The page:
from The American Heritage® Dictionary of the English Language, 4th Edition
- n. Any of numerous extinct marine arthropods of the class Trilobita, of the Paleozoic Era, having a segmented body divided by grooves into three vertical lobes and found as fossils throughout the world.
from Wiktionary, Creative Commons Attribution/Share-Alike License
- n. An extinct arthropod of the class Trilobita, whose body had three large lobes.
from the GNU version of the Collaborative International Dictionary of English
- n. Any one of numerous species of extinct arthropods belonging to the order Trilobita. Trilobites were very common in the Silurian and Devonian periods, but became extinct at the close of the Paleozoic. So named from the three lobes usually seen on each segment.
from The Century Dictionary and Cyclopedia
- n. Any member of the Trilobita: so called from the three lobes or main divisions of the body—cephalic, thoracic, and abdominal. See Trilobita.
from WordNet 3.0 Copyright 2006 by Princeton University. All rights reserved.
- n. an extinct arthropod that was abundant in Paleozoic times; had an exoskeleton divided into three parts
A trilobite is a tri-lobed water bugessentially from the prehistoric age, one of the first life forms of it's kind, and a cornerstone of anyone's fossil collection.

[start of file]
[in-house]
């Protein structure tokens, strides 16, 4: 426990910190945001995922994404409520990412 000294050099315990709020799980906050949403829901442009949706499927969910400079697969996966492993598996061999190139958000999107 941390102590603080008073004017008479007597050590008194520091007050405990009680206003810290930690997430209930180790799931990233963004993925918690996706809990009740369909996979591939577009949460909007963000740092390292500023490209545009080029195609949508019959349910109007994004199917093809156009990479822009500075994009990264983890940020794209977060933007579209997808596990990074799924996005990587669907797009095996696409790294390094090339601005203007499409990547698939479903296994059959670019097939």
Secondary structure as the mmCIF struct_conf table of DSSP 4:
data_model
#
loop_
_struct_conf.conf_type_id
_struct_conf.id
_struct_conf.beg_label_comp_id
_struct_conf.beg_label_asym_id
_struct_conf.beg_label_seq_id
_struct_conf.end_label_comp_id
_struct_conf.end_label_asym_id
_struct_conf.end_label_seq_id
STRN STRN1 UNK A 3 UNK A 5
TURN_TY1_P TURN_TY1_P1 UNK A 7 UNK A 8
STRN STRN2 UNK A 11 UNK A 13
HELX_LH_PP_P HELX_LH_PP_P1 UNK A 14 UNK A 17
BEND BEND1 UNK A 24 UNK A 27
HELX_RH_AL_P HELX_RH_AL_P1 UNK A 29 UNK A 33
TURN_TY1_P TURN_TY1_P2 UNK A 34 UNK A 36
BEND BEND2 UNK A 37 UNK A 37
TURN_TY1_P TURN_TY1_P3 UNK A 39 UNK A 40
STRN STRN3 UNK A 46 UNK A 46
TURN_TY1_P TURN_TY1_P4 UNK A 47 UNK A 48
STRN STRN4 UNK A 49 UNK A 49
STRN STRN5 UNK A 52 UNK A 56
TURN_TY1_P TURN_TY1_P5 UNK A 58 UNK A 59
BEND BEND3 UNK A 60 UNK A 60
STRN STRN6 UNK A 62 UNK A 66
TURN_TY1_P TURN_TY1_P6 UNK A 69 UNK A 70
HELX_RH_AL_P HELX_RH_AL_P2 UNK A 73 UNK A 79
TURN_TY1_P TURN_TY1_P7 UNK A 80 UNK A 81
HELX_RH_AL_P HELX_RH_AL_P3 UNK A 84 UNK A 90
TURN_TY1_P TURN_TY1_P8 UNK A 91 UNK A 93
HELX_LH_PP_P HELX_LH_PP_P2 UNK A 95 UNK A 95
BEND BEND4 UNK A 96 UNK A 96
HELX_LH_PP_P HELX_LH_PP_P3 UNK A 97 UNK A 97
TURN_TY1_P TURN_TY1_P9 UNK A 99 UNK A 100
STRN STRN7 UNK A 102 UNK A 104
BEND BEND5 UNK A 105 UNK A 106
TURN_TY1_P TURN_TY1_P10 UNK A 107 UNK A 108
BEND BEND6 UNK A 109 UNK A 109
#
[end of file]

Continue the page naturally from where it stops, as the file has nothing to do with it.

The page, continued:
Millstone asked Freshwater several questions about another survey, in which students apparently were shown a prehistoric fossil called a trilobite and asked to describe it.
The original Trilobite: The trilobite was a type of arthropod that vacuumed the ocean beds for small animals and particles about 250-560 million years ago.
Showed her own questionnaire, she didn’t recall the trilobite exercise.
Darwin predicted that precursors to the trilobite would be found in pre-Silurian rocks.
Darwin predicted that precursors to the trilobite would be found in pre-Silurian rocks … Similarly, Darwin predicted that Precambrian fossils would be found.
Oh, and as promised, here's the "trilobite pr0n" illustration that Vince Locke sent, upon which I based "A Paleozoic Dreamquest."
They start recording tomorrow, and need correct pronunciations for trilobite names.
Today, I'll be starting a second piece for #45, based on an illustration by Vince Locke (I'll post the illustration tomorrow), but I think we're talking trilobite sex.
At the top is a small sketch of a trilobite next to a vocabulary list of geological terms, and below that, words she could have easily written herself:
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